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US165657A - Improvement in cloth-friezing machines - Google Patents

Improvement in cloth-friezing machines Download PDF

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Publication number
US165657A
US165657A US165657DA US165657A US 165657 A US165657 A US 165657A US 165657D A US165657D A US 165657DA US 165657 A US165657 A US 165657A
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cloth
friezer
surface
walls
friezing
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    • DTEXTILES; PAPER
    • D06TREATMENT OF TEXTILES OR THE LIKE; LAUNDERING; FLEXIBLE MATERIALS NOT OTHERWISE PROVIDED FOR
    • D06CFINISHING, DRESSING, TENTERING OR STRETCHING TEXTILE FABRICS
    • D06C15/00Calendering, pressing, ironing, glossing or glazing textile fabrics

Description

G. G. BISHOP.

Cloth-Friezing Machine. N0,l65,657 Patentedluly20,1875.

lZ a; 1

NFEIERS. FHDTO-UUIOCRAPHER, WASHING ON, D c.

GEORGE G. BISHOP, OF NORWALK, CONNECTICUT, ASSIGNOR TO THE UNION MANUFACTURING COMPANY, OF SAME PLACE.

IMPROVEMENT IN CLQi'l-i-FRIEZING WlACHINES Specification forming part of Letters Patent No. 65,657, dated July 20, 1875 application filed June 19, 1875.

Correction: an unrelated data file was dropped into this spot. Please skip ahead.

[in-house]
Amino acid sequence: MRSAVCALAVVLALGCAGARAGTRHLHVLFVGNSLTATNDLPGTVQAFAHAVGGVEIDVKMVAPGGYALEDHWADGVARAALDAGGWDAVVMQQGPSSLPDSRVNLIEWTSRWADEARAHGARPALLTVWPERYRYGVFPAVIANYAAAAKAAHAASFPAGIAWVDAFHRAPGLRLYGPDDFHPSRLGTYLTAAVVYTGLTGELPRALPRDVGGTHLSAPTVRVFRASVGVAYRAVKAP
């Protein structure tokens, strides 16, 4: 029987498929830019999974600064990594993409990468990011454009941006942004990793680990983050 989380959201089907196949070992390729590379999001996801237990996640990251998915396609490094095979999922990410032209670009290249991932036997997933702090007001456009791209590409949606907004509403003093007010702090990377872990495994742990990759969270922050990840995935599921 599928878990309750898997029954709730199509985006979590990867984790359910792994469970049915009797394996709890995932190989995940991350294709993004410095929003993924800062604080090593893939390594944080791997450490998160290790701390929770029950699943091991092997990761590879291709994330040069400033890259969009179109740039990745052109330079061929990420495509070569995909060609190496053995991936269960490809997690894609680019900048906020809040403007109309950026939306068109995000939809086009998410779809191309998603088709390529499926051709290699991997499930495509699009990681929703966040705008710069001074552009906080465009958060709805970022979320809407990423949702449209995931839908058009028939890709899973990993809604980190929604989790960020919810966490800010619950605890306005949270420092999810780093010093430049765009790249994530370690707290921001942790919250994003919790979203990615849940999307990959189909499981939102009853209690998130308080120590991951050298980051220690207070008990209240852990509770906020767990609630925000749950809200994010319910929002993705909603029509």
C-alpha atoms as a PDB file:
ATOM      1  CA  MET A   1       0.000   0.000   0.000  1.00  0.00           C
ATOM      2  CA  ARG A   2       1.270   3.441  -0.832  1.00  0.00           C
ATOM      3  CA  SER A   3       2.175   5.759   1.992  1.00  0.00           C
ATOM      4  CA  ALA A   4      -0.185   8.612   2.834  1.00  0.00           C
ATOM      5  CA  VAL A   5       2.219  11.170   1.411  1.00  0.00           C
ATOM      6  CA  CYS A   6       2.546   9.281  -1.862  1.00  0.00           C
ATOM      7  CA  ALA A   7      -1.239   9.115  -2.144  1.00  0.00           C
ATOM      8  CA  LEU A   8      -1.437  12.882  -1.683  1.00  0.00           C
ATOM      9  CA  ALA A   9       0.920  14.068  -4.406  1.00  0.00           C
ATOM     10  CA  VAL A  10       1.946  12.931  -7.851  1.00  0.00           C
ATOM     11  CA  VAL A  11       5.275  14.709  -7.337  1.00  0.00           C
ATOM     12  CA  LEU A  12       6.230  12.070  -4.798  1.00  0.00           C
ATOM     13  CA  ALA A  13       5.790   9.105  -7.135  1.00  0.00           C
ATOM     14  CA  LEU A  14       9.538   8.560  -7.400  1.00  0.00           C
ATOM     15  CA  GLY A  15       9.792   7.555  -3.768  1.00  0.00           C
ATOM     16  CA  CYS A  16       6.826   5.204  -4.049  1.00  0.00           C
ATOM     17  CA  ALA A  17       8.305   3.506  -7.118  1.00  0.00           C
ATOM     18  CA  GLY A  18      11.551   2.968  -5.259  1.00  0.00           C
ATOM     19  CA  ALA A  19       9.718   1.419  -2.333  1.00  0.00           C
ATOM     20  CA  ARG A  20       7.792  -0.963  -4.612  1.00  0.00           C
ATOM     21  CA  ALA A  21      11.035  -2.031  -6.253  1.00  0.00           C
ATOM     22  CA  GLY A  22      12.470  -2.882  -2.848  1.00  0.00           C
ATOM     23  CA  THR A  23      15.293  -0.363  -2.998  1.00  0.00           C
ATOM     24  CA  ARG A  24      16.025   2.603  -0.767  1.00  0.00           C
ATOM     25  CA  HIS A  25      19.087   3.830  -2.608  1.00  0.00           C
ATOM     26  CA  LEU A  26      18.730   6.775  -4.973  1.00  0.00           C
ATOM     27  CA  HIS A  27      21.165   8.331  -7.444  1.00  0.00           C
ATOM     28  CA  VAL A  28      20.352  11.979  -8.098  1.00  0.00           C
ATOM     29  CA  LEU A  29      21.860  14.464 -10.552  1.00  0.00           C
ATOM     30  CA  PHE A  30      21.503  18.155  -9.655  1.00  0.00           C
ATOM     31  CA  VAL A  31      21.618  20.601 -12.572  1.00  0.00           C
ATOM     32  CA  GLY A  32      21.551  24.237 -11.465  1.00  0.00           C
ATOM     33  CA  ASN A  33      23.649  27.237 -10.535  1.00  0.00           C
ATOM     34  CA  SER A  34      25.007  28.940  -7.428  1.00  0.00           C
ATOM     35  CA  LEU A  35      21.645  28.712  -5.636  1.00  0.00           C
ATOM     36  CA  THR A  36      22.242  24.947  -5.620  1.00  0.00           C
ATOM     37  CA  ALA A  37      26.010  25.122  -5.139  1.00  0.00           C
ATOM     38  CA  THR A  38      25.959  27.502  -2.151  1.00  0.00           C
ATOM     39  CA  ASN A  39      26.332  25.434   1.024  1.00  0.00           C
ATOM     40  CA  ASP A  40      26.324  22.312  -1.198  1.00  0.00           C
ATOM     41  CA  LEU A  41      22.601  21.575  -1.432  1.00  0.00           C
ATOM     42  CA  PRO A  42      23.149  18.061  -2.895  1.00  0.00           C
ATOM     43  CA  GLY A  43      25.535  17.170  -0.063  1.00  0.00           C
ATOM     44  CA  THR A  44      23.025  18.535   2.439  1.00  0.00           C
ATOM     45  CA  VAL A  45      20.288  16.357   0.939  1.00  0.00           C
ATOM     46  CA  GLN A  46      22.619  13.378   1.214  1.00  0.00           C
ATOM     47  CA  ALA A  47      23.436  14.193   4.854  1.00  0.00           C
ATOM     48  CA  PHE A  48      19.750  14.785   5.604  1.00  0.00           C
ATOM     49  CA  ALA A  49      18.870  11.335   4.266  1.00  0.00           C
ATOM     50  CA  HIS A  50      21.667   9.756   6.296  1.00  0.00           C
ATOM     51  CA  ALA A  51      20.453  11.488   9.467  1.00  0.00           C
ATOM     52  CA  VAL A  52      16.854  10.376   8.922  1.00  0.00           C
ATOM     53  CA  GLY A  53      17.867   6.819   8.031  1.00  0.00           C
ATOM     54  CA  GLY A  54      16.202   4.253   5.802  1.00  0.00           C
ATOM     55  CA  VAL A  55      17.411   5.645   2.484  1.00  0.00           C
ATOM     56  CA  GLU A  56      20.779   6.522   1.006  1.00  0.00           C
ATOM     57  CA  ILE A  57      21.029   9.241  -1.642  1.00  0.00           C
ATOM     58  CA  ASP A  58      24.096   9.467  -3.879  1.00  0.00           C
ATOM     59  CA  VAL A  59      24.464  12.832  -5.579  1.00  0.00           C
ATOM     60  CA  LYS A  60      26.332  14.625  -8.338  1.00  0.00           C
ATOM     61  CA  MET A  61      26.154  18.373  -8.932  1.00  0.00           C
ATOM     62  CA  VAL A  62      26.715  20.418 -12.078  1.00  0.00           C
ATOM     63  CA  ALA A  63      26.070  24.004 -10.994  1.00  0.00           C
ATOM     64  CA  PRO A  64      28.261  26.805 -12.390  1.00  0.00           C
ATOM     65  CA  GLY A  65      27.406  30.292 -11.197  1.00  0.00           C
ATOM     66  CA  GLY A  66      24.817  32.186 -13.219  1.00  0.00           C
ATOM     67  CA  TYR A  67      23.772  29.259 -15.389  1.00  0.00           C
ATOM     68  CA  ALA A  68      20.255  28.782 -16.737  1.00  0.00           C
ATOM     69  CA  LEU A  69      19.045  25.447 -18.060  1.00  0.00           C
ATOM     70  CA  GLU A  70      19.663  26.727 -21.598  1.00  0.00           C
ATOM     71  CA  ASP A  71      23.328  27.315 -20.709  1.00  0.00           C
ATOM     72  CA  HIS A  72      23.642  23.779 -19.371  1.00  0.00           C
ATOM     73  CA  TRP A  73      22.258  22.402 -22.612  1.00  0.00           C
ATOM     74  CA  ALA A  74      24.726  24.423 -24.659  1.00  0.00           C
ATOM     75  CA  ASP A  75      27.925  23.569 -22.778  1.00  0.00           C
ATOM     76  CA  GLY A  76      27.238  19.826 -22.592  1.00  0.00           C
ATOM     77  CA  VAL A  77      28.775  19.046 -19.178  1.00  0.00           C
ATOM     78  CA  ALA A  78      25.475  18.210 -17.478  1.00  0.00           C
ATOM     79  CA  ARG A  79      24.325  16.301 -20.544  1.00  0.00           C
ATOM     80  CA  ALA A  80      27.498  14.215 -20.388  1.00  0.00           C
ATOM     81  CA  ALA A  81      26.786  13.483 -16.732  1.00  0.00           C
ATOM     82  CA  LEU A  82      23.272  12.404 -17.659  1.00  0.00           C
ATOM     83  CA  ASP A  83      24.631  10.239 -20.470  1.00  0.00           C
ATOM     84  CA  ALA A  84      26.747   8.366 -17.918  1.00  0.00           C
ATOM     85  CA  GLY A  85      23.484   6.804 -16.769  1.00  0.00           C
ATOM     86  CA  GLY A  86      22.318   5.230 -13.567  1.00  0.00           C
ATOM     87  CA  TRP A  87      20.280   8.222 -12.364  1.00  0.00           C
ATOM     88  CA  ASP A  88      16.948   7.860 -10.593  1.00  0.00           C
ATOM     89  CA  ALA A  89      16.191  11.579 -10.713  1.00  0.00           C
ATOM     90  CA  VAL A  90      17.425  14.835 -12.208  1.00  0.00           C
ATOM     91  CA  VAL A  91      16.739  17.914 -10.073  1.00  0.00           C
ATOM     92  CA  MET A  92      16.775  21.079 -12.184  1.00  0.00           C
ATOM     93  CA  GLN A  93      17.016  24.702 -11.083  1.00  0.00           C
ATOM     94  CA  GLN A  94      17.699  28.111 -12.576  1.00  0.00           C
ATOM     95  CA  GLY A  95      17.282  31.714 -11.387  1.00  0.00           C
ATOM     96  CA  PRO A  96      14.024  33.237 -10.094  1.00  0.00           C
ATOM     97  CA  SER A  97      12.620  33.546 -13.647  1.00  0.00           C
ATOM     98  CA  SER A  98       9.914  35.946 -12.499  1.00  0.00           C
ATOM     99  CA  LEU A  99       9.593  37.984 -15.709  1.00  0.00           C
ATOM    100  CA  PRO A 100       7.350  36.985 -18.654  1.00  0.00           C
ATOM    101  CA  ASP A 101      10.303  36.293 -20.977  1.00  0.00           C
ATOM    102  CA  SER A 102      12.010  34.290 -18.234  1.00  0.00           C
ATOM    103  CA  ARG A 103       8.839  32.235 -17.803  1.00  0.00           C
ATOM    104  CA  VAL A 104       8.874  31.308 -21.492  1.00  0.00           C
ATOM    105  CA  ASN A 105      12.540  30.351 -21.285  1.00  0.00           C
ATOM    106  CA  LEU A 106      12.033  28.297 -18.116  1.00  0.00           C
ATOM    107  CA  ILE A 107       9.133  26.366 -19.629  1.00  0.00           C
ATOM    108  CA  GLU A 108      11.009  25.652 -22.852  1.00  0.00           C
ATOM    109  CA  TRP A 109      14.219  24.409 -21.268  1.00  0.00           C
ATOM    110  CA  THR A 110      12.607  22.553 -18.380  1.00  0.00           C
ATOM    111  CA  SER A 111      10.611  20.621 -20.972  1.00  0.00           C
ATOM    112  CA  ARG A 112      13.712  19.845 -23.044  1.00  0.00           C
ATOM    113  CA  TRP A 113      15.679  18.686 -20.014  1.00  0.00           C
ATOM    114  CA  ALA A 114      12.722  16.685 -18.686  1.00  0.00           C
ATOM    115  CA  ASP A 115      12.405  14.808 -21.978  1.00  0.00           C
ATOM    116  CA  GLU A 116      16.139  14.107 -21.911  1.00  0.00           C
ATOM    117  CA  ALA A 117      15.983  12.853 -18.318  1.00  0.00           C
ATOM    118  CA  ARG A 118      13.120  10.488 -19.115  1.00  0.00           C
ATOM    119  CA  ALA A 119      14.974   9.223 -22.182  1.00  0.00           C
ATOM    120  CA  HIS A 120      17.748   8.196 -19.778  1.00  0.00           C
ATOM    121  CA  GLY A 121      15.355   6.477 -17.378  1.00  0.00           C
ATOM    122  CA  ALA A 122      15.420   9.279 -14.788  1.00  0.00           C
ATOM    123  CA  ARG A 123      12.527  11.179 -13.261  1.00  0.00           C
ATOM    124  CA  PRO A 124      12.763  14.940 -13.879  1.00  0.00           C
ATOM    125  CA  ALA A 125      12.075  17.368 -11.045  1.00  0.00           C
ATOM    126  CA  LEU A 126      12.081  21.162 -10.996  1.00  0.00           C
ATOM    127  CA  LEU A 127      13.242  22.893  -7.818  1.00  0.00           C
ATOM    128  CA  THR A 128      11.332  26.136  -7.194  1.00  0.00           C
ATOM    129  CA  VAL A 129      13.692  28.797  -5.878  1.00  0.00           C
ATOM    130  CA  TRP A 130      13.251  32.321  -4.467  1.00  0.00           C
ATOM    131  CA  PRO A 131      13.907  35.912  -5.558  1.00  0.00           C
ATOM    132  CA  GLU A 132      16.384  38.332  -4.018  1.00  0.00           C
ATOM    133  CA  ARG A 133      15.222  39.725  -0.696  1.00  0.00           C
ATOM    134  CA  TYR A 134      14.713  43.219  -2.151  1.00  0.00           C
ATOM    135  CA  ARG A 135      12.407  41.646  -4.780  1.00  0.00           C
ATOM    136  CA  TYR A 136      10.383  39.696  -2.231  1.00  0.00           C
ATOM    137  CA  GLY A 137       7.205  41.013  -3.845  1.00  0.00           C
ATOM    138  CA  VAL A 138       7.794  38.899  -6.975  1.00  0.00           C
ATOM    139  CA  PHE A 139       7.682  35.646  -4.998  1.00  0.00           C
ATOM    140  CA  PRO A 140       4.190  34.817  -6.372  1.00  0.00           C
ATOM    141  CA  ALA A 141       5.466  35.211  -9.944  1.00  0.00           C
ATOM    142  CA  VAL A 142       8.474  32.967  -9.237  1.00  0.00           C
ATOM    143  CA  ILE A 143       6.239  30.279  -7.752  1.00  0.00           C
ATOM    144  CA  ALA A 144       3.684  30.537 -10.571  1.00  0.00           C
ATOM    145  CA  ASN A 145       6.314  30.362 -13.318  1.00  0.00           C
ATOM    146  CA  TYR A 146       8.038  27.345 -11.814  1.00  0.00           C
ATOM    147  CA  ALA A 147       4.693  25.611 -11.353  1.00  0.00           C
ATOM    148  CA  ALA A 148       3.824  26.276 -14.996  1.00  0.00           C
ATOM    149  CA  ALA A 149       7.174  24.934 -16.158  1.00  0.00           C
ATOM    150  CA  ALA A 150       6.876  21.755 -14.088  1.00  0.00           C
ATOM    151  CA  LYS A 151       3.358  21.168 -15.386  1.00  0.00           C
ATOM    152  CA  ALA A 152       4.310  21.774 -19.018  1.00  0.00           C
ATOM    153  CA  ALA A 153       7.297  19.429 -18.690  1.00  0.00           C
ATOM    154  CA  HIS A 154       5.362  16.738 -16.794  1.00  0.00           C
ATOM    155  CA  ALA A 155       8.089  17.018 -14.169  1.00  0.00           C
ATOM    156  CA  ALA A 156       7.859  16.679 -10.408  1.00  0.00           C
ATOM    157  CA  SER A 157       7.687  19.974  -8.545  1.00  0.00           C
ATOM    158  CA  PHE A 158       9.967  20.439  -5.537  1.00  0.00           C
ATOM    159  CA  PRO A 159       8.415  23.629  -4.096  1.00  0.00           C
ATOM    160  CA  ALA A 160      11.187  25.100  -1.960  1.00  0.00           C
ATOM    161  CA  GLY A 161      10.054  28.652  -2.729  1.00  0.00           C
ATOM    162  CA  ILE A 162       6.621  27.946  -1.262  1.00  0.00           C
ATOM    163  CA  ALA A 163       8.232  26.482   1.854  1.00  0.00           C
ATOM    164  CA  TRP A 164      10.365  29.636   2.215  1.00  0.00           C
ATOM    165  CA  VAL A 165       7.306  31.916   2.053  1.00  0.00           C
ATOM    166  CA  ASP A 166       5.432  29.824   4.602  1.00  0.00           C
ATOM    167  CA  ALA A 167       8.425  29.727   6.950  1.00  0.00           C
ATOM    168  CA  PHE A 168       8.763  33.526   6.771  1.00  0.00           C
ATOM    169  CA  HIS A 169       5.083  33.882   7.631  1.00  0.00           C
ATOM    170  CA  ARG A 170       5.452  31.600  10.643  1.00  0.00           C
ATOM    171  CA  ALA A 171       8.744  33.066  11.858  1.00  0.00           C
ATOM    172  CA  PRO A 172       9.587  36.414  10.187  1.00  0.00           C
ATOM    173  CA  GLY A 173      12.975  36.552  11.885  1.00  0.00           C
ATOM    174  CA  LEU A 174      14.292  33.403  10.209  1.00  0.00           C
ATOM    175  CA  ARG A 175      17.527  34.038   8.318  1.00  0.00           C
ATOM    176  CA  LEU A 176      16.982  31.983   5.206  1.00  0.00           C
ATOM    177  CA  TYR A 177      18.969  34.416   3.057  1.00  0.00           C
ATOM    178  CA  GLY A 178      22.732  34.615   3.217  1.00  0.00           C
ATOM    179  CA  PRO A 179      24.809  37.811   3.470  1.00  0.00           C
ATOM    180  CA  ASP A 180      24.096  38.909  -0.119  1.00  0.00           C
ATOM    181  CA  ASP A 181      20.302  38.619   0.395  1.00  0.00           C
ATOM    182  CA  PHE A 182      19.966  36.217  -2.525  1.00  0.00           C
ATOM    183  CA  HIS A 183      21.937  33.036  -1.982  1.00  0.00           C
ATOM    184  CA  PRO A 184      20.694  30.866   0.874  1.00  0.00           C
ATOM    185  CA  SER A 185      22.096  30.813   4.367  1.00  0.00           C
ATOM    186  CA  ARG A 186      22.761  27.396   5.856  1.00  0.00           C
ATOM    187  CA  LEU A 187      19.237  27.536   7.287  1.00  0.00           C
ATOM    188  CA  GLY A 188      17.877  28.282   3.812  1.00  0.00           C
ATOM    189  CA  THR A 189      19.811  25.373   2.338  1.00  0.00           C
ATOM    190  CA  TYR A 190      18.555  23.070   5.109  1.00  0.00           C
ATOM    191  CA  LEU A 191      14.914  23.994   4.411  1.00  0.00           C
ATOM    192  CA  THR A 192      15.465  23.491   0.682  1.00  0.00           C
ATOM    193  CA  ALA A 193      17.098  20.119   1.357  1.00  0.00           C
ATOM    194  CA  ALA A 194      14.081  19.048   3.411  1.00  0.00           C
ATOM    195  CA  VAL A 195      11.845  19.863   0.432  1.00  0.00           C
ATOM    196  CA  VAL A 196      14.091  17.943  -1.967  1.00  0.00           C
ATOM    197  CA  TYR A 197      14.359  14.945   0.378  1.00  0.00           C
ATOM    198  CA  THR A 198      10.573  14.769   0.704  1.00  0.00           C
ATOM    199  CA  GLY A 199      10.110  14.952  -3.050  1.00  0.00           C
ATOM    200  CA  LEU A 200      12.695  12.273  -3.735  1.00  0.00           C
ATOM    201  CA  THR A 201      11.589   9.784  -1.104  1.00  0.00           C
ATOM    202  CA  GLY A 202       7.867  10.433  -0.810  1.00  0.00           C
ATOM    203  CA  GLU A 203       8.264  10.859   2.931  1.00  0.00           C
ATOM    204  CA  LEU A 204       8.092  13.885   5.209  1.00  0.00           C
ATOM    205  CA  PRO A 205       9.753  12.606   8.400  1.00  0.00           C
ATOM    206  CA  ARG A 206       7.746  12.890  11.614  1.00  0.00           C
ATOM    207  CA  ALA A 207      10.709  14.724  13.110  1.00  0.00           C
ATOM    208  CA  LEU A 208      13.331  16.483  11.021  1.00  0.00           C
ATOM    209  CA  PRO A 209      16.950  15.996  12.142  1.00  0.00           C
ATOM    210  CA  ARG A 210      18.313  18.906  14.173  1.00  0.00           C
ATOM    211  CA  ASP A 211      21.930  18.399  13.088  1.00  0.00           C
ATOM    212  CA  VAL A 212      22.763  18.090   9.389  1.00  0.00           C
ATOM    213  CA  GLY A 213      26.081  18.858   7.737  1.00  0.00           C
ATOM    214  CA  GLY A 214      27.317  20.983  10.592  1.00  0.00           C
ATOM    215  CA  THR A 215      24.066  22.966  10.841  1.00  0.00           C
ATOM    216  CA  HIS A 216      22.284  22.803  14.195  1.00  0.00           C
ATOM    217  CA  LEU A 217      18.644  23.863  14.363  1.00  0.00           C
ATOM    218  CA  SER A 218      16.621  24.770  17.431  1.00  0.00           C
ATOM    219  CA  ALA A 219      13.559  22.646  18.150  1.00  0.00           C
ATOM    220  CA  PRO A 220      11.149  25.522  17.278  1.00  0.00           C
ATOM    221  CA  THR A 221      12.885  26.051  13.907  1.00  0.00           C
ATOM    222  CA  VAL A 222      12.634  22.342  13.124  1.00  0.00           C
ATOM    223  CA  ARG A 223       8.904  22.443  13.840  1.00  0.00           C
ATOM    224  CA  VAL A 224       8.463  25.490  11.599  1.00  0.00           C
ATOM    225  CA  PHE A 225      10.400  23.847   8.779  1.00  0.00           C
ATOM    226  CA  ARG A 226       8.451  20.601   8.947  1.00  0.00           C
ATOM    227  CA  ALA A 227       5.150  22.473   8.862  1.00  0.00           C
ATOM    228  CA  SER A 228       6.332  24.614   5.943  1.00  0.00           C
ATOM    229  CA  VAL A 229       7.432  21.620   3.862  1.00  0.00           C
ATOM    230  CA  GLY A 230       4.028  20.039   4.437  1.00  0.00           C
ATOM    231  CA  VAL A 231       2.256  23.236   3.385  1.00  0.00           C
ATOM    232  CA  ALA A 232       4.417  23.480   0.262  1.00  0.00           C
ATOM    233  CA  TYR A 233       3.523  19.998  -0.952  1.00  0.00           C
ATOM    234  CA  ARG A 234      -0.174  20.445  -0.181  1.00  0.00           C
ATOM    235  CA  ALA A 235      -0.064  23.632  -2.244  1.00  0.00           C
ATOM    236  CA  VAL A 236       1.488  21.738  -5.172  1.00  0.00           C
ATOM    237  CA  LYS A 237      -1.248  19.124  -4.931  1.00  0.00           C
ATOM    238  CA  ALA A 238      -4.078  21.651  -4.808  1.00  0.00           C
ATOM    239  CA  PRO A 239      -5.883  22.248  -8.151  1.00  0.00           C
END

To all whom it may concern Be it known that I, GEORGE G. BISHOP, of Norwalk, Fairfield county, State of Connecticut, have invented an Improvement in Cloth- Friezing Machines, of which the following is a specification: V

The object of my invention is to frieze or curl the nap of woolen or other cloth so as to produce a shaggy coat or finish on its face.

In my invention for a similar purpose patented April 6, 1875, I therein show and describe a friezer having its lower surface formed into a series of diamond'shaped cavities.

By constant use of the friezer so made it is found that after a little time the cavities get filled up with the flock and loose fibers of wool on the surface of the cloth. When this occurs it necessitates the stopping of the machine and removal of the friezer therefrom to free the cavities from the accumulations of flock therein before the friezing operation can be resumed again.

The nature of my present invention is, therefore designed to overcome this difficulty; and consists in making the face of the friezer into series of obliquely-transverse spaces bounded by elastic walls or friezing-rubbers, whereby the accumulation of the flock is prevented as with diamond-shaped walls, and at the same time an equally good effect is produced.

But to describe my improvements more particularly I will refer to the accompanying drawings, forming a part of this specification, the same letters of reference wherever they occur referring to similar parts.